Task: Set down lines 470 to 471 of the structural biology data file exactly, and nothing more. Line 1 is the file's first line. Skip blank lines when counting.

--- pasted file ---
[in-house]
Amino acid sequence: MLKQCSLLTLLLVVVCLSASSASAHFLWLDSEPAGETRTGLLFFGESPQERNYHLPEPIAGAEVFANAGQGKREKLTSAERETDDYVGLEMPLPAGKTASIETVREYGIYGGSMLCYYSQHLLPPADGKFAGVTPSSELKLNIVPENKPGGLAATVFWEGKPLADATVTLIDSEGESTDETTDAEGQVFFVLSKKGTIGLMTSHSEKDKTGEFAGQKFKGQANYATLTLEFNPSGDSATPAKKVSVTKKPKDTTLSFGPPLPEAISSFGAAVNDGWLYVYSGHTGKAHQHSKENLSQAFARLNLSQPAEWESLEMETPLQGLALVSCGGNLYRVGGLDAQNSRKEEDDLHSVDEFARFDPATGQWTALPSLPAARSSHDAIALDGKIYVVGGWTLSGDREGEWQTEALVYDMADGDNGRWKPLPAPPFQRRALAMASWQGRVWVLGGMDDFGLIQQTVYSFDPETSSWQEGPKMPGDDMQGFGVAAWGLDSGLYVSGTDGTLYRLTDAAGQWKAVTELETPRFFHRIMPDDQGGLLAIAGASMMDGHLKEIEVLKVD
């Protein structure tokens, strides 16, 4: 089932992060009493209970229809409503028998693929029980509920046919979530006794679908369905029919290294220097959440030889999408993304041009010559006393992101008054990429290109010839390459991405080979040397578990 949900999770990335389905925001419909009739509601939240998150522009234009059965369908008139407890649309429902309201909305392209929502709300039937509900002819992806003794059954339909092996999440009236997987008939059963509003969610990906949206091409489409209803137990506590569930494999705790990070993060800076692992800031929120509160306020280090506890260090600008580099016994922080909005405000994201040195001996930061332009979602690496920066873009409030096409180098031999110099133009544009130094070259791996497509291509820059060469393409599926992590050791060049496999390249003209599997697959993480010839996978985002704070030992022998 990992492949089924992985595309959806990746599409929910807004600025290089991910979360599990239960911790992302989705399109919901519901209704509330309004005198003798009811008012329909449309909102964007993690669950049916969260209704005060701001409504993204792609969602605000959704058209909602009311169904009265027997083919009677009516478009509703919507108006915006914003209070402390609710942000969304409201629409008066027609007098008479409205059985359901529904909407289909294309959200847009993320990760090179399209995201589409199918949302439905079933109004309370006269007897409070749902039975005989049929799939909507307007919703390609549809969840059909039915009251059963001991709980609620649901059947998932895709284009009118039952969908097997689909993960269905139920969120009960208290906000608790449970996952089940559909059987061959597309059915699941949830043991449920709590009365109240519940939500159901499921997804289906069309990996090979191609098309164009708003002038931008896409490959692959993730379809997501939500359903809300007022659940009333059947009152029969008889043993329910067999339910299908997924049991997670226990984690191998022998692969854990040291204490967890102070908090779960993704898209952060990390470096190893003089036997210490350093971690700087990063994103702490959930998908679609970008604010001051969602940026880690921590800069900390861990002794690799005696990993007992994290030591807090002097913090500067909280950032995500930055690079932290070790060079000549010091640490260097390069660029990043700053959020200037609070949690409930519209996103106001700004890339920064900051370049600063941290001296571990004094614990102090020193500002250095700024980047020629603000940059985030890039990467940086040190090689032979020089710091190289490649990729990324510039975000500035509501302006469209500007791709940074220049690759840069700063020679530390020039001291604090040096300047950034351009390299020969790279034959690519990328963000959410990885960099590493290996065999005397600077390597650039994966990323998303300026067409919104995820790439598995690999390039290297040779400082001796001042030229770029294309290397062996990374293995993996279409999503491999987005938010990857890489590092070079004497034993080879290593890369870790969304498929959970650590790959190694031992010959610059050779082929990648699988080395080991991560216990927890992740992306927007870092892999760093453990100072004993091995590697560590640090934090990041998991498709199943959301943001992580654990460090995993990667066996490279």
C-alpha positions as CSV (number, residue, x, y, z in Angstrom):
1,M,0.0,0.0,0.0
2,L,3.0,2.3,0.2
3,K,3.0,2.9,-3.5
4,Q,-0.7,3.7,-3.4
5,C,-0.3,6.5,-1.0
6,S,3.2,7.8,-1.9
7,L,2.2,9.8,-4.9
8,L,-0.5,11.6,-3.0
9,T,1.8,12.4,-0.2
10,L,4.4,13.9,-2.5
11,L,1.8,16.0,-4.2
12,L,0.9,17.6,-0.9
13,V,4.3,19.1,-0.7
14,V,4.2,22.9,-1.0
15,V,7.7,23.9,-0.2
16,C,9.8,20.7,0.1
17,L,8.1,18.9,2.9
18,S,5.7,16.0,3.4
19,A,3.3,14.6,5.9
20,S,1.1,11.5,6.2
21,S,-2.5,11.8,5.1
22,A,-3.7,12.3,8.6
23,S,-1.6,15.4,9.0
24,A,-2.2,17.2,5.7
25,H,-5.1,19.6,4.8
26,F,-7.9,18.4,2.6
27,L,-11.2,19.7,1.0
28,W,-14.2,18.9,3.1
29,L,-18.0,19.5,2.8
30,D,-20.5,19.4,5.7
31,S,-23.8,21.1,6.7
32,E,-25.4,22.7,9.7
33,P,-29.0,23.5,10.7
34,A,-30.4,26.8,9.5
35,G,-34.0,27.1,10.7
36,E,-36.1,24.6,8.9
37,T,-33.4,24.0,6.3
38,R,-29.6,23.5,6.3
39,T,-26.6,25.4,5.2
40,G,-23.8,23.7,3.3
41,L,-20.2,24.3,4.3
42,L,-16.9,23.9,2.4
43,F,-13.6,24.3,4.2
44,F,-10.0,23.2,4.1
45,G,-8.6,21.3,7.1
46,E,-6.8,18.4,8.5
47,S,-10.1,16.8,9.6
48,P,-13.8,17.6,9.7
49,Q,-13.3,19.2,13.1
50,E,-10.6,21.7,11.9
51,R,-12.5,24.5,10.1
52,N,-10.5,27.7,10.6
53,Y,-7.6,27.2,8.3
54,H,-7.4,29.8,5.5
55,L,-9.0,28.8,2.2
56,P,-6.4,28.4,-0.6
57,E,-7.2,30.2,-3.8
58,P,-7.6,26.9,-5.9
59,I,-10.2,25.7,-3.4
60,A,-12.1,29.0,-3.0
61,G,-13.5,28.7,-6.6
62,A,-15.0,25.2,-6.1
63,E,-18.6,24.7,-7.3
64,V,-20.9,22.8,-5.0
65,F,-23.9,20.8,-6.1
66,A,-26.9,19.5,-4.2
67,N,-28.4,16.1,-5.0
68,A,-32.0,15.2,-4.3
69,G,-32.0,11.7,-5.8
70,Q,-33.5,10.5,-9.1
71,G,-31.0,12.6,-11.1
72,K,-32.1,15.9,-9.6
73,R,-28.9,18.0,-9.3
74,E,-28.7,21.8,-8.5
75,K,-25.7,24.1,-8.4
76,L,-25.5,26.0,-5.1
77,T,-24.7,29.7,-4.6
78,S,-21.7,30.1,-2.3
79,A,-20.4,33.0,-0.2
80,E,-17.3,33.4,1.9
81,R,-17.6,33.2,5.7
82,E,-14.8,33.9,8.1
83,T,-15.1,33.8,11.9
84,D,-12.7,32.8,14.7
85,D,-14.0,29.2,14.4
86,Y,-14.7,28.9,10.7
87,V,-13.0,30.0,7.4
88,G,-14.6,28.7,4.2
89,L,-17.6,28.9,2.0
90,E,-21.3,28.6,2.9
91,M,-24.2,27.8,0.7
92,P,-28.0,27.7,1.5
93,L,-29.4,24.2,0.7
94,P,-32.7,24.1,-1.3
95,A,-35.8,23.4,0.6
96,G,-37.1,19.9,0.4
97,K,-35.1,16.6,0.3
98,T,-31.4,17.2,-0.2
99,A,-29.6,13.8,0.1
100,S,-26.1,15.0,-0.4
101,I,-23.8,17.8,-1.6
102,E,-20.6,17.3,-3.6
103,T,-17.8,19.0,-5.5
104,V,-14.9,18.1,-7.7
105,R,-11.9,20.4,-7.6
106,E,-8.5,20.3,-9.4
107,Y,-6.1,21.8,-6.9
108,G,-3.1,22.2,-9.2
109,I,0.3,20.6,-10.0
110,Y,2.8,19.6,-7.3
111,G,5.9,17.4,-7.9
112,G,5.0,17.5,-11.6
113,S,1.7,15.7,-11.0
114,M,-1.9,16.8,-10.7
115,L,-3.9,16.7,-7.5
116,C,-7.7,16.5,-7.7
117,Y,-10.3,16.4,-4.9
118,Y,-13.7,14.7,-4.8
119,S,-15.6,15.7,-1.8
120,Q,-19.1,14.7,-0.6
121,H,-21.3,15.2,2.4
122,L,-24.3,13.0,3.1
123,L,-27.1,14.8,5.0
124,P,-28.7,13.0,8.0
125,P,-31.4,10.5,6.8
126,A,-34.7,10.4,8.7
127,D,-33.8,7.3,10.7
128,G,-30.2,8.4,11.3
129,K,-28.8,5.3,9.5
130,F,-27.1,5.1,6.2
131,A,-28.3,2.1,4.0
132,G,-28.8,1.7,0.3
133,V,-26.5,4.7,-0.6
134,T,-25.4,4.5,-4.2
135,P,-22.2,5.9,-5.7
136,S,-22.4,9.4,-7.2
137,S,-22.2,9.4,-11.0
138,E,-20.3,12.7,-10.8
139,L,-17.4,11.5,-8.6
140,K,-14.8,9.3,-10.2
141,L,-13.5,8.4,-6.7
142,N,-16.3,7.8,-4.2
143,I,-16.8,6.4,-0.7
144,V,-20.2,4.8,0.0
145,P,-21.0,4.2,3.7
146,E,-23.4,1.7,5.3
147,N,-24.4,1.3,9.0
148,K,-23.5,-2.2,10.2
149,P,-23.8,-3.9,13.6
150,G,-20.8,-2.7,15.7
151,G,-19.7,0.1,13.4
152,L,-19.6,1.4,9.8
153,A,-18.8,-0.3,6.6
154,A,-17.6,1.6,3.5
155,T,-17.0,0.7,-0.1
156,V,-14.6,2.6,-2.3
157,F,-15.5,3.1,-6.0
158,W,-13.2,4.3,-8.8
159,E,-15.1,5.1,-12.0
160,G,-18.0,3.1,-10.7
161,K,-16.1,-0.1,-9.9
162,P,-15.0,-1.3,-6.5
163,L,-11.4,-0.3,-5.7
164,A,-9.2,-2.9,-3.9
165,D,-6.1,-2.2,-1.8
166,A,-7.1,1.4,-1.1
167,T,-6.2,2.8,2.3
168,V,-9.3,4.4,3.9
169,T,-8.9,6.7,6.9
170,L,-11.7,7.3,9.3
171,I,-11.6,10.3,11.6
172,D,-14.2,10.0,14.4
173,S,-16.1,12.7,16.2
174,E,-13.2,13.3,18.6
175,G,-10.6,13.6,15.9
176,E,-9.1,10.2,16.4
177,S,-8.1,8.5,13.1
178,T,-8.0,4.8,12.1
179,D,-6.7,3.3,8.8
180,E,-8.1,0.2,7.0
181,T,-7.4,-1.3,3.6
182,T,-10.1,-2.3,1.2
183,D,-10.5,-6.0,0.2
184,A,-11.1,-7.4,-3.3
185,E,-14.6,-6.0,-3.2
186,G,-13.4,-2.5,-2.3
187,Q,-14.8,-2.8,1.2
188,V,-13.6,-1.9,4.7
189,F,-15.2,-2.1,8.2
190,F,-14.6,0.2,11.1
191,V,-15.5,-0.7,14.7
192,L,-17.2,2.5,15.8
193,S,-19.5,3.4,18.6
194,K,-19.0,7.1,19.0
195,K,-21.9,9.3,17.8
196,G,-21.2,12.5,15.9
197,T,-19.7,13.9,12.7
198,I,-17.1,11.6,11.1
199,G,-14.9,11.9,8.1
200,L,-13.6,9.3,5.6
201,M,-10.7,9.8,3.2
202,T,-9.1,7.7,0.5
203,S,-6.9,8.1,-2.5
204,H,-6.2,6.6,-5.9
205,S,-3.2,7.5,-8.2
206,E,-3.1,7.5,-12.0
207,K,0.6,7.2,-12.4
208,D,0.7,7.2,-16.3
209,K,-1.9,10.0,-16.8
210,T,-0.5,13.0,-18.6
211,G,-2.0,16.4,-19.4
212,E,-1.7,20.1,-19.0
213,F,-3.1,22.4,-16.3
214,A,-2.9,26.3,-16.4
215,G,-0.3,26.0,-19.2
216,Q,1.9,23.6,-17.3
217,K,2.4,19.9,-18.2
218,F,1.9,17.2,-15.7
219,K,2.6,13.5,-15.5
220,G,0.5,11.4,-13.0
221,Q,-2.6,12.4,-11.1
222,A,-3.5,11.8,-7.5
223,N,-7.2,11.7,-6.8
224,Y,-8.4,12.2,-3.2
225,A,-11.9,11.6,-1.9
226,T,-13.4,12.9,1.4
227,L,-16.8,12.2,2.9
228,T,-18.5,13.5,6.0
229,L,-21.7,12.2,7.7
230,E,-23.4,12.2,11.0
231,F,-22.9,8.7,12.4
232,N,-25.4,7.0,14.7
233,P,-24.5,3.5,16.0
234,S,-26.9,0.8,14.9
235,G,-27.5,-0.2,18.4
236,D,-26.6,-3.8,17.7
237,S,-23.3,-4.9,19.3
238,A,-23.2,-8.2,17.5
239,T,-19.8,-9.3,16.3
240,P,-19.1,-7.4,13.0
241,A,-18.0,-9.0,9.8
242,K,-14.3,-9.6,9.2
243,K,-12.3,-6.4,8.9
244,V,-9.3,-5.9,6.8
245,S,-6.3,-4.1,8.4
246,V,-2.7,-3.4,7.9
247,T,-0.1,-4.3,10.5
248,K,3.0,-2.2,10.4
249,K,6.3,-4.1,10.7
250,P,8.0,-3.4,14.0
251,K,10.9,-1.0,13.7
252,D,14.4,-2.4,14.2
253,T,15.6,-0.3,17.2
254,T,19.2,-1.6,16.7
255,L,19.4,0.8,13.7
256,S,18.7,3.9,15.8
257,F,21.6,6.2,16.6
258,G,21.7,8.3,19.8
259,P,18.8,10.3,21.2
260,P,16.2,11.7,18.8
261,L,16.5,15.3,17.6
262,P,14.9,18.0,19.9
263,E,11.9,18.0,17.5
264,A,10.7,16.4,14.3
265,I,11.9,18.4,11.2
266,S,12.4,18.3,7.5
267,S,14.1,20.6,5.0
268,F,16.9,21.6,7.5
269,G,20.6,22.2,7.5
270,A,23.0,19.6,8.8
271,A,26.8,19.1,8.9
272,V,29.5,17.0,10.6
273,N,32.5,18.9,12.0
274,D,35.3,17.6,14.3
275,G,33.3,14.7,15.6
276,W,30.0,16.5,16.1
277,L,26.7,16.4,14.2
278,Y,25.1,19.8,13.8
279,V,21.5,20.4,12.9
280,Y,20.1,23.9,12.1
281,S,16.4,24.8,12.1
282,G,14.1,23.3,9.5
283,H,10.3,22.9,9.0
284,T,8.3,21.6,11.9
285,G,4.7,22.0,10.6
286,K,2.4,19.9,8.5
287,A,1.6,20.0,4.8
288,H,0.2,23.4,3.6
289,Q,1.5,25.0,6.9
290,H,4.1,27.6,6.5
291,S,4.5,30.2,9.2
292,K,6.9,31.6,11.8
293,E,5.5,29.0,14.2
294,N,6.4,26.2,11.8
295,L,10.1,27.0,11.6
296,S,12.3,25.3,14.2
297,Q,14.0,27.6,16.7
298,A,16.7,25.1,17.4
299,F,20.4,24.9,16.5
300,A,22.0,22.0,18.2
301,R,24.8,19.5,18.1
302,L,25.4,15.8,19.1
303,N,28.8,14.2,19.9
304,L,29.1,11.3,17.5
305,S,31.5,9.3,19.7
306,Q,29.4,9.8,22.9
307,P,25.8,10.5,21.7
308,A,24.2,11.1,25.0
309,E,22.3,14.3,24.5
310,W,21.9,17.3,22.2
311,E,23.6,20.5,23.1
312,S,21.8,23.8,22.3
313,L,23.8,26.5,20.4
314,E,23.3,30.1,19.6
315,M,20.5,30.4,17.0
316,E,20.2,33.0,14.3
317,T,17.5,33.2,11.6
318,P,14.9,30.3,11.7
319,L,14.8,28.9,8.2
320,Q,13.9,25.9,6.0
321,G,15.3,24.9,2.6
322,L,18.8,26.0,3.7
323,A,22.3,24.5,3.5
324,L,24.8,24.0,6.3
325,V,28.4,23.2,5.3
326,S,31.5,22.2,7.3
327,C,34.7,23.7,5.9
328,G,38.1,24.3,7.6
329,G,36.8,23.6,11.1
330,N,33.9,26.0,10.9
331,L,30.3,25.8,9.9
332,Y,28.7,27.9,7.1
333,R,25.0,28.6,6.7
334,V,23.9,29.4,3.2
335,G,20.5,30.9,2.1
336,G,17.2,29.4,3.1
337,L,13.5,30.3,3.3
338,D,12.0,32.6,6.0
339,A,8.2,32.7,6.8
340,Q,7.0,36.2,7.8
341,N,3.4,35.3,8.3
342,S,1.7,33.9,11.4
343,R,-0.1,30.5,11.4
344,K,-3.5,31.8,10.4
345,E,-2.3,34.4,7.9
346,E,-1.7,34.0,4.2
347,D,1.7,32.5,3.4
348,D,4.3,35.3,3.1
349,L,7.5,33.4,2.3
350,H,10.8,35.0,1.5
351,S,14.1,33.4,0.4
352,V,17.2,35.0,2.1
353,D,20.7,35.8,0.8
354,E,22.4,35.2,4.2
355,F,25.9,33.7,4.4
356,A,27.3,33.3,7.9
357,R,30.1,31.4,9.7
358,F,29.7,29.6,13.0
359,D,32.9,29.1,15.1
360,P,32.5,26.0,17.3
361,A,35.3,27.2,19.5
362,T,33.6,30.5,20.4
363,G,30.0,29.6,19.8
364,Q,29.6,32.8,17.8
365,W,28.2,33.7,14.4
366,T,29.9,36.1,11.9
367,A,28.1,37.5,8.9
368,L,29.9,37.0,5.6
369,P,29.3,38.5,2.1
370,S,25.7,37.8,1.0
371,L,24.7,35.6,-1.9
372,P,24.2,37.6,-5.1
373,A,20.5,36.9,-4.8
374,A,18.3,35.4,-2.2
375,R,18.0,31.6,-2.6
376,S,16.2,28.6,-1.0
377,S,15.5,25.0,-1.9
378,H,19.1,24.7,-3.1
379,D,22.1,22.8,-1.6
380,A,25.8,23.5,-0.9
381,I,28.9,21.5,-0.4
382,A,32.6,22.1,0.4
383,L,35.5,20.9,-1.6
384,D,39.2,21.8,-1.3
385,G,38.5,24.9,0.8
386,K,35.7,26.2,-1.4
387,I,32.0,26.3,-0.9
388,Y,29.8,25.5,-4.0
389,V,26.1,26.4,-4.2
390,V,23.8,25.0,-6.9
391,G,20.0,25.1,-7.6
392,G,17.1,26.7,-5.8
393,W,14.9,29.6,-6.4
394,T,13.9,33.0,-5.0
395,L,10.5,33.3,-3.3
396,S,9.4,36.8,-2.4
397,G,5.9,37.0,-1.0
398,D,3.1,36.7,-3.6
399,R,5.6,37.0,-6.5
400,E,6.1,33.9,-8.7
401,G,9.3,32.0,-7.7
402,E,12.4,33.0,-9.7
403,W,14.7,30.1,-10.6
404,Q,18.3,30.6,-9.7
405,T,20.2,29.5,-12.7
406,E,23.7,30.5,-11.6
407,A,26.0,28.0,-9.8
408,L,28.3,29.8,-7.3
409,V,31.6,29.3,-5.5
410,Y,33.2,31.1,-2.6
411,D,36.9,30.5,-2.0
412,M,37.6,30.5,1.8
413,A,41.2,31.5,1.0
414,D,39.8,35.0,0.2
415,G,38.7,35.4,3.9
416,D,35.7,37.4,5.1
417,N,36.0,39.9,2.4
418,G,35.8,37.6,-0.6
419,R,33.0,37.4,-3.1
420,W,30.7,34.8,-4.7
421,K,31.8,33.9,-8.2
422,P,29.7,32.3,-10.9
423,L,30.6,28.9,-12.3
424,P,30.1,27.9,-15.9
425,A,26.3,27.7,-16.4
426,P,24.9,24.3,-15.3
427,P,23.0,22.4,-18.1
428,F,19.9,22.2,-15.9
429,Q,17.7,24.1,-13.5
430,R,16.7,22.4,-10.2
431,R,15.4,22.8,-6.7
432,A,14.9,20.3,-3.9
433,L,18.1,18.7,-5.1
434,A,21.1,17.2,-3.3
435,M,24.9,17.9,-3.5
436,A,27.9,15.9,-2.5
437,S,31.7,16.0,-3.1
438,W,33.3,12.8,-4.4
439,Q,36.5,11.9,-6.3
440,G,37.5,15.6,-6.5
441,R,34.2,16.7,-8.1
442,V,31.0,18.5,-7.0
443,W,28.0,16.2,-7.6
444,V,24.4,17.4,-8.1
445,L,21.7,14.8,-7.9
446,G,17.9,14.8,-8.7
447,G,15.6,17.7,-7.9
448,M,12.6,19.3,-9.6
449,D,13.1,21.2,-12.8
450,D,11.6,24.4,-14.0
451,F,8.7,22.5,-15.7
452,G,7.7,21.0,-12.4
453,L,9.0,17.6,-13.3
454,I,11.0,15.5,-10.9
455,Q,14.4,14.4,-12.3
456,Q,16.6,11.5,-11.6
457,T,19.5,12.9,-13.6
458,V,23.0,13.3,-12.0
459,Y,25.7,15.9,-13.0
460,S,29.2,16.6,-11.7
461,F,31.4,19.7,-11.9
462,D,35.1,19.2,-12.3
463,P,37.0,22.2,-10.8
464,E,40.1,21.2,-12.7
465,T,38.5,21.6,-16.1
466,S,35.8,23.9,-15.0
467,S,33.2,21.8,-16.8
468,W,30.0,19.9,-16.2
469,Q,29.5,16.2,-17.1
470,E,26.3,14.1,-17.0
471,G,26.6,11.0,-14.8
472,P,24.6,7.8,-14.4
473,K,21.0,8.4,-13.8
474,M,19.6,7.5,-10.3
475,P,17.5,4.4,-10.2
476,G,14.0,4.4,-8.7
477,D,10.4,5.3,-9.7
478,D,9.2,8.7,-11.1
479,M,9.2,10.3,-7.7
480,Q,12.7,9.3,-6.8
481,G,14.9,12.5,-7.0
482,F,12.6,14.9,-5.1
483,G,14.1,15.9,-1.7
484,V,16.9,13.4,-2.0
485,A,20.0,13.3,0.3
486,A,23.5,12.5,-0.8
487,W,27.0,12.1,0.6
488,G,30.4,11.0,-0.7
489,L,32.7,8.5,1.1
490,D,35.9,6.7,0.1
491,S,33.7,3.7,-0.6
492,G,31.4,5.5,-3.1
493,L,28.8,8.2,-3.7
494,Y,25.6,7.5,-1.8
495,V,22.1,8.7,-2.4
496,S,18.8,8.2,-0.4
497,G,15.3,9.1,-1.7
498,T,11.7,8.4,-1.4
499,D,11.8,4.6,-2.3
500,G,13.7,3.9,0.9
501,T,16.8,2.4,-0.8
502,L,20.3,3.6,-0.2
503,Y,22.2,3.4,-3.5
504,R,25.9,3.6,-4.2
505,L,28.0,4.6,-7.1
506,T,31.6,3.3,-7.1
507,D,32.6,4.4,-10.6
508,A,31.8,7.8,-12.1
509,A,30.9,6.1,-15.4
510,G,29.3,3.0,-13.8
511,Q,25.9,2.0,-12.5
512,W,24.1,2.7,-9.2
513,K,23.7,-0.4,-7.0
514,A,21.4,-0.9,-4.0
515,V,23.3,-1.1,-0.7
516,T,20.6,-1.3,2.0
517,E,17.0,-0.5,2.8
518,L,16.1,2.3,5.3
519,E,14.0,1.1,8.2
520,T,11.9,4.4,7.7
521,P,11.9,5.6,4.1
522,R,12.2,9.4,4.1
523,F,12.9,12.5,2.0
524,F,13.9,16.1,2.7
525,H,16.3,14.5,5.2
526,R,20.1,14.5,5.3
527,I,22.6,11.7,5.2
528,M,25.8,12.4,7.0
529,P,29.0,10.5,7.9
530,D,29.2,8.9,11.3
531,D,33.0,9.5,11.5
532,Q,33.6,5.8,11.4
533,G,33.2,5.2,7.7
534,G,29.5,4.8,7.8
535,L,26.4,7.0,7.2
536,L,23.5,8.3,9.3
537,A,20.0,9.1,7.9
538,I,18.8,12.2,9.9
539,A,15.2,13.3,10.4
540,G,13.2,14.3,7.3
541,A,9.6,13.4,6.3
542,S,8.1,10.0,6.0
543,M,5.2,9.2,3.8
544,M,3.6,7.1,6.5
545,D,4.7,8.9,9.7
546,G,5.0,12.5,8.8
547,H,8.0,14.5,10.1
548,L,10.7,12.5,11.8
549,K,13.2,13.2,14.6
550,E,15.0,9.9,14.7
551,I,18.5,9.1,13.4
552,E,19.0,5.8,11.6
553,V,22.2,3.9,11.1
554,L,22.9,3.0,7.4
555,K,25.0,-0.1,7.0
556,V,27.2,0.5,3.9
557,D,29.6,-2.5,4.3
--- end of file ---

466,S,35.8,23.9,-15.0
467,S,33.2,21.8,-16.8